On the 24th of April 2018, Adamu Shachū visited Tango Tanimura at his atelier in Takayama, Nara.
Tanimura-san gave us a detailed presentation on his family tradition and the craft of making chasen, before showing us the process for making a chasen. We all then had hands-on experience making
chasen at each stage of the process. The 7 steps are:
1. Kata-gi 片木 - Finely shave the outer skin of the bamboo. Divide the bamboo above the node into 16 equal sections and remove the pith from the inner side of the bamboo. This leaves the sections around 1mm thick
2. Ko-wari 小割 - Divide the bamboo into smaller tines according to the style of chasen being made
3. Aji-kezuri 味削り - The tines are softened in hot water and shaved thinner on the inside. The method differs according to type of chasen being made
4. Men-tori 面取 - The tips of the outer tines are rounded to prevent matcha from sticking to the tines
5. Shita-ami 下編み - Thread is woven in and out between the tines to separate the outer tines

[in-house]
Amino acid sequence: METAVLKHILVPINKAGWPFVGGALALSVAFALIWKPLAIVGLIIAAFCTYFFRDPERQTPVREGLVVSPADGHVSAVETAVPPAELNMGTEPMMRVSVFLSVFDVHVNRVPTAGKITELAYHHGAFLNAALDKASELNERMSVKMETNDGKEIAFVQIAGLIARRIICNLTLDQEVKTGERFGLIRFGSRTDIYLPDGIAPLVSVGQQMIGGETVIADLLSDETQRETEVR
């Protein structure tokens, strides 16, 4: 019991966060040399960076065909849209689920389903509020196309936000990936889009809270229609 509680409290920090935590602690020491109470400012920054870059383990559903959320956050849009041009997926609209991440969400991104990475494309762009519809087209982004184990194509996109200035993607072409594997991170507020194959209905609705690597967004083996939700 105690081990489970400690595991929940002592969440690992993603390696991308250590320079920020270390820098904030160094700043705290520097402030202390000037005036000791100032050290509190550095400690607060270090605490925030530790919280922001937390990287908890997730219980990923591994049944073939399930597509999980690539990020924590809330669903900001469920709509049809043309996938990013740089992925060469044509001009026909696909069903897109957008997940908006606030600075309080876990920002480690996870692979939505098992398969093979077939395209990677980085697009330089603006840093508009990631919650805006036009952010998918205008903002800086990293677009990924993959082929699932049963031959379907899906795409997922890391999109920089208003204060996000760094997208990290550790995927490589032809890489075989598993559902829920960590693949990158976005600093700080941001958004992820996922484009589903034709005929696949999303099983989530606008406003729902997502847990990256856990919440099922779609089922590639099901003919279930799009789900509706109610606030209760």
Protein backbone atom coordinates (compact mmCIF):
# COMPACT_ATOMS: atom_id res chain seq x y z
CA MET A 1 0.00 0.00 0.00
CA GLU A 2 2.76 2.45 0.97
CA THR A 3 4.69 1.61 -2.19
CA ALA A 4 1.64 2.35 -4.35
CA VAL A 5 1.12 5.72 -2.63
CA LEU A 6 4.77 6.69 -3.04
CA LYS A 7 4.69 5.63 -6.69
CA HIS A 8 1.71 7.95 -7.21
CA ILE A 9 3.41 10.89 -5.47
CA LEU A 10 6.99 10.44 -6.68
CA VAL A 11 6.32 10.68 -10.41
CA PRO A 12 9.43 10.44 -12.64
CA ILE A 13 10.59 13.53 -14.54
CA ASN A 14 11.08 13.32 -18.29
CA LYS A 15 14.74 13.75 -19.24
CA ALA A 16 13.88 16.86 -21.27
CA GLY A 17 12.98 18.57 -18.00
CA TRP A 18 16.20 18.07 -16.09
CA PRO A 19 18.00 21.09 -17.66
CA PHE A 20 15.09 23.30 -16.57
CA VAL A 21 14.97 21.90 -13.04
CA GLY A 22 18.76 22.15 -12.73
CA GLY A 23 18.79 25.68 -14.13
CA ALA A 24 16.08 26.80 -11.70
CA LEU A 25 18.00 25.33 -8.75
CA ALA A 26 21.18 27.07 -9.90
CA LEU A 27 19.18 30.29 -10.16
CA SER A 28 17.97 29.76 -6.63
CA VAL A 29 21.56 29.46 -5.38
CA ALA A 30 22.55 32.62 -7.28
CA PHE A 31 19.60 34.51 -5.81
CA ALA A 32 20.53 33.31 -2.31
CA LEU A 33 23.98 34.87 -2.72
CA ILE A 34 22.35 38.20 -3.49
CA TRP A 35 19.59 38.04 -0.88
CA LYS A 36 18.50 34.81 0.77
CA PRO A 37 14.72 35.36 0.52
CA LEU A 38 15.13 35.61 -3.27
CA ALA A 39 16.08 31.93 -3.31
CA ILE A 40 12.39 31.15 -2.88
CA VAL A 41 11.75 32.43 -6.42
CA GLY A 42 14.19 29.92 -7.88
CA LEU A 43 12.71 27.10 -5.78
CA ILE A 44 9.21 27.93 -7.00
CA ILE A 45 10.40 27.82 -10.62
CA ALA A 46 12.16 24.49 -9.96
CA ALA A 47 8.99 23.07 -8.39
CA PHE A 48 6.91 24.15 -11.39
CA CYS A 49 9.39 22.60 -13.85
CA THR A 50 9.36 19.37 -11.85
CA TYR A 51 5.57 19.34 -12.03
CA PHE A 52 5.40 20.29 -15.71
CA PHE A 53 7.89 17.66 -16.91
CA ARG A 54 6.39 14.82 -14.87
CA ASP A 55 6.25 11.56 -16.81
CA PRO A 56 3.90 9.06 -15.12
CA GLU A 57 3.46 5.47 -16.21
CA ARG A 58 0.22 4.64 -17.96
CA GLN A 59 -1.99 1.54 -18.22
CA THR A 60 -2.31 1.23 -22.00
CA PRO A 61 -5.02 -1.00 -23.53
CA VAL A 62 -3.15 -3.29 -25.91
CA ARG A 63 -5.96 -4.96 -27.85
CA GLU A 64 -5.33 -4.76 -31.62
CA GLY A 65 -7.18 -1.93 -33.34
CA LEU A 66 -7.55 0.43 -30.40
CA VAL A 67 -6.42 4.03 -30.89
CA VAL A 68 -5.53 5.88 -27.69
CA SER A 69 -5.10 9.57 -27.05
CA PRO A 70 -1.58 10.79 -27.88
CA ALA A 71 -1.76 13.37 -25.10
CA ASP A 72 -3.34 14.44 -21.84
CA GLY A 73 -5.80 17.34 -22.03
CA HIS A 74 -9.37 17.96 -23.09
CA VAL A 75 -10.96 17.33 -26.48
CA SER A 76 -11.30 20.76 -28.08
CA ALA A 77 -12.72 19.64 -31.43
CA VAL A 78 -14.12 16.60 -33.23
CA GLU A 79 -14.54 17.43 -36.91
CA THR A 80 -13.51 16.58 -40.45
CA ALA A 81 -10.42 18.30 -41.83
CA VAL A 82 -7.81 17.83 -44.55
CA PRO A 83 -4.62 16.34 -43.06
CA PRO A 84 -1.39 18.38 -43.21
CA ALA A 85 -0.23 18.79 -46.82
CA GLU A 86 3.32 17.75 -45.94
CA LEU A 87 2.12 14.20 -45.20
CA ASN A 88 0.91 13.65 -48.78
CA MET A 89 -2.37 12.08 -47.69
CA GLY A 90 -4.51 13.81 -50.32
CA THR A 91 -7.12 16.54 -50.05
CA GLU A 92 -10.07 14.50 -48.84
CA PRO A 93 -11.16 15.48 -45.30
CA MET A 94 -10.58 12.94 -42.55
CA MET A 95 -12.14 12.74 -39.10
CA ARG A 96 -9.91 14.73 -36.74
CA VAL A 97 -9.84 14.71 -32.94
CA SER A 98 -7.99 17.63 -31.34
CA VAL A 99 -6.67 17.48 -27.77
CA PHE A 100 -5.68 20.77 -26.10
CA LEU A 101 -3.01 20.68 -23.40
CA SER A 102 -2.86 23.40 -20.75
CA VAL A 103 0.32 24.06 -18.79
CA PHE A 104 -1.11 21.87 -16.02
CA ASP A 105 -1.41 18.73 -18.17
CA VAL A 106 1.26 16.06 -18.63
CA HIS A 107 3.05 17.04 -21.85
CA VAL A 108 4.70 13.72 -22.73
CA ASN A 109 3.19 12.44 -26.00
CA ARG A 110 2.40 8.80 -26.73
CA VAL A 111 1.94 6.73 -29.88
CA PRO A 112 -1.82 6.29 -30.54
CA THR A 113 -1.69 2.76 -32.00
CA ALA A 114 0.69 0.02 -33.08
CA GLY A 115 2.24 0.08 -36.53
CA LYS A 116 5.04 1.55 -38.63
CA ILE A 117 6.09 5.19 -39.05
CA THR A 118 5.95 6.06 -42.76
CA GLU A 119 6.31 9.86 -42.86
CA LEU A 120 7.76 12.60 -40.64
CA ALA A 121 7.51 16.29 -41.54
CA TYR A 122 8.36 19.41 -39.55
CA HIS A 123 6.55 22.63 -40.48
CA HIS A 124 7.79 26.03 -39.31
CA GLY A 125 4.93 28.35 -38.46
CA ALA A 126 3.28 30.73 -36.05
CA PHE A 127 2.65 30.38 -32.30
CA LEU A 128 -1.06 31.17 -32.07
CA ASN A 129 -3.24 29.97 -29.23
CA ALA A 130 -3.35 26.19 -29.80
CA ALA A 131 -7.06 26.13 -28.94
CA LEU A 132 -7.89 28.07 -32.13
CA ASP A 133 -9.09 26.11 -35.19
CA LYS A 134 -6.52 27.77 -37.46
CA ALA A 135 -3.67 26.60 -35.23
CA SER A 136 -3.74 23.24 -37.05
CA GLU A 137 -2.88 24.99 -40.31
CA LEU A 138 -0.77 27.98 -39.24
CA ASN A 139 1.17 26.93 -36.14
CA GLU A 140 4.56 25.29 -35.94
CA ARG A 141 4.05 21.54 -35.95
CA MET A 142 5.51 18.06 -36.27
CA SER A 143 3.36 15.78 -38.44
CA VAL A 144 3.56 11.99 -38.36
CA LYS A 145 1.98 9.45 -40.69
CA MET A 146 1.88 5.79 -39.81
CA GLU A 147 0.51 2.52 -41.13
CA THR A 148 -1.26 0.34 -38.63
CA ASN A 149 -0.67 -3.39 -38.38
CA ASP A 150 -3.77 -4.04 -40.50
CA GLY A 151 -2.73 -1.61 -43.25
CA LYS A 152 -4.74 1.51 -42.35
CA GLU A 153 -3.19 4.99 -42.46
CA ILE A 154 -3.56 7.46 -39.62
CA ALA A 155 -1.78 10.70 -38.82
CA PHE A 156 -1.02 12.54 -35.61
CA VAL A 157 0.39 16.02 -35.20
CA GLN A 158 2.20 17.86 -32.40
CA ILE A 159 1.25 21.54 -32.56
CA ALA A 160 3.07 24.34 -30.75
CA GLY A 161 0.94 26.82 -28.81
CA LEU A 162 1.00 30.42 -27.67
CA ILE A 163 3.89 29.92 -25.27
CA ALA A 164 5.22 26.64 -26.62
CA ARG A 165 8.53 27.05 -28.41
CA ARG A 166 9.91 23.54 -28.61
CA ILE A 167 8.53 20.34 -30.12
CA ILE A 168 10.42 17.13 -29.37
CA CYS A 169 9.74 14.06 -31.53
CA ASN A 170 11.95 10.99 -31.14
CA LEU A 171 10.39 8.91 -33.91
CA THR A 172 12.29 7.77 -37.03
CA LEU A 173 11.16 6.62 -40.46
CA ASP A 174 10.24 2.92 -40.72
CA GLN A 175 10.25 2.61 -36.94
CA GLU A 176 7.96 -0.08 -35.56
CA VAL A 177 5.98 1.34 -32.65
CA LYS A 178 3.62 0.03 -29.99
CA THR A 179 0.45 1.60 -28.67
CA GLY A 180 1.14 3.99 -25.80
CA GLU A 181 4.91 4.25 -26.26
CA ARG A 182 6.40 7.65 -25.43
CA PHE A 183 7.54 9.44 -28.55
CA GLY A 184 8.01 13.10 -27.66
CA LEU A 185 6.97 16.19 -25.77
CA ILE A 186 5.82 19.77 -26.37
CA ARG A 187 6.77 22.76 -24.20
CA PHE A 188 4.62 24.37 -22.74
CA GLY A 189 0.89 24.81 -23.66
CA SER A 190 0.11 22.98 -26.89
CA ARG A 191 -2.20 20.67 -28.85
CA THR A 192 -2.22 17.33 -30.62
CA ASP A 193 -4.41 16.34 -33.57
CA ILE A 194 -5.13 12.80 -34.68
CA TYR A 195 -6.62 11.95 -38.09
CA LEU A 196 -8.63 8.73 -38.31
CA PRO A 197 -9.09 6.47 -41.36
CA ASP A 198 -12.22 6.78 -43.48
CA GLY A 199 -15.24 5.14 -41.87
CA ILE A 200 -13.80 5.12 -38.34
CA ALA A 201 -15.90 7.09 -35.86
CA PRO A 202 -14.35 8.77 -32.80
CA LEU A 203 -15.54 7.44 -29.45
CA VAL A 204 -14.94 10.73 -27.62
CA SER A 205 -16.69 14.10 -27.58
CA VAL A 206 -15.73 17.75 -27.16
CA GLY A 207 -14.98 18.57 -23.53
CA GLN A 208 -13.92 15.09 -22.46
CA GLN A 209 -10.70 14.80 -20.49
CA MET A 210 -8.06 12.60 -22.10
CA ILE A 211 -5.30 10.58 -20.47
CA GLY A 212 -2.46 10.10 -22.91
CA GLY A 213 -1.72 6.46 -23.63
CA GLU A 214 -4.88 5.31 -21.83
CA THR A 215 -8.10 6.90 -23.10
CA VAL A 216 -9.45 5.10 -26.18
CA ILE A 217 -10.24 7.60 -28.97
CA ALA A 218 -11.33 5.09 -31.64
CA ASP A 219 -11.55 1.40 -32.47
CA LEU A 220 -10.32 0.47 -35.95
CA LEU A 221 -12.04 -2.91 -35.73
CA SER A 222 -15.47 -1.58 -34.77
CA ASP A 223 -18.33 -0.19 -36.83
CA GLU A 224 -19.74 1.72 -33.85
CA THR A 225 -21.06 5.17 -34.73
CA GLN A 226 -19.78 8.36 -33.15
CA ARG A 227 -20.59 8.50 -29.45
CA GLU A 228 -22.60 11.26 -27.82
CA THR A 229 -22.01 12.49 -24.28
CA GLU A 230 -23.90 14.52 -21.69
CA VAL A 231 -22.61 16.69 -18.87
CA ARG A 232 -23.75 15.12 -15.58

from the inner tines
6. Uwa-ami 上編み - Thread is woven a further two times around the chasen
7. Shi-age 仕上げ - The inner tines are twisted to give the chasen its final shape, then the finishing touches are made by the craftsperson.
The Adamu Shachū folk also collected a pretty healthy order of black bamboo (kuro-chiku) chasen from Tanimura-san. Black bamboo is a new material used for chasen. As the preferred chasen of the different schools of chanoyu were decided before black bamboo was in use, it's hard to get traction for the material. Adamu Shachū prefers chasen made from black bamboo as the appearance of each piece is unique and black bamboo last far longer than either white or smoked bamboo chasen.
Chasen and hishaku are the two items that can't be substituted in chanoyu. The skill and time required to carve each piece is considerable. Chasen made outside Japan can be bleached white and this process destroys the fibres, making the chasen deteriorate quickly, not to mention the horrible chemical residue. I recommend selecting chasen of high quality and durable black bamboo (kuro-chiku). Money can be saved in other areas of the practice.
Tanimura-san is charming and inviting. He could easily have been a rock star, but instead all that passion and flair is going into his chasen.
"Now whip it
Shape it up
To whip it
Whip it good"
From all of Adamu Shachū, thank you Tanimura-san. You're a legend.
- Adam Sōmu Wojciński, Paris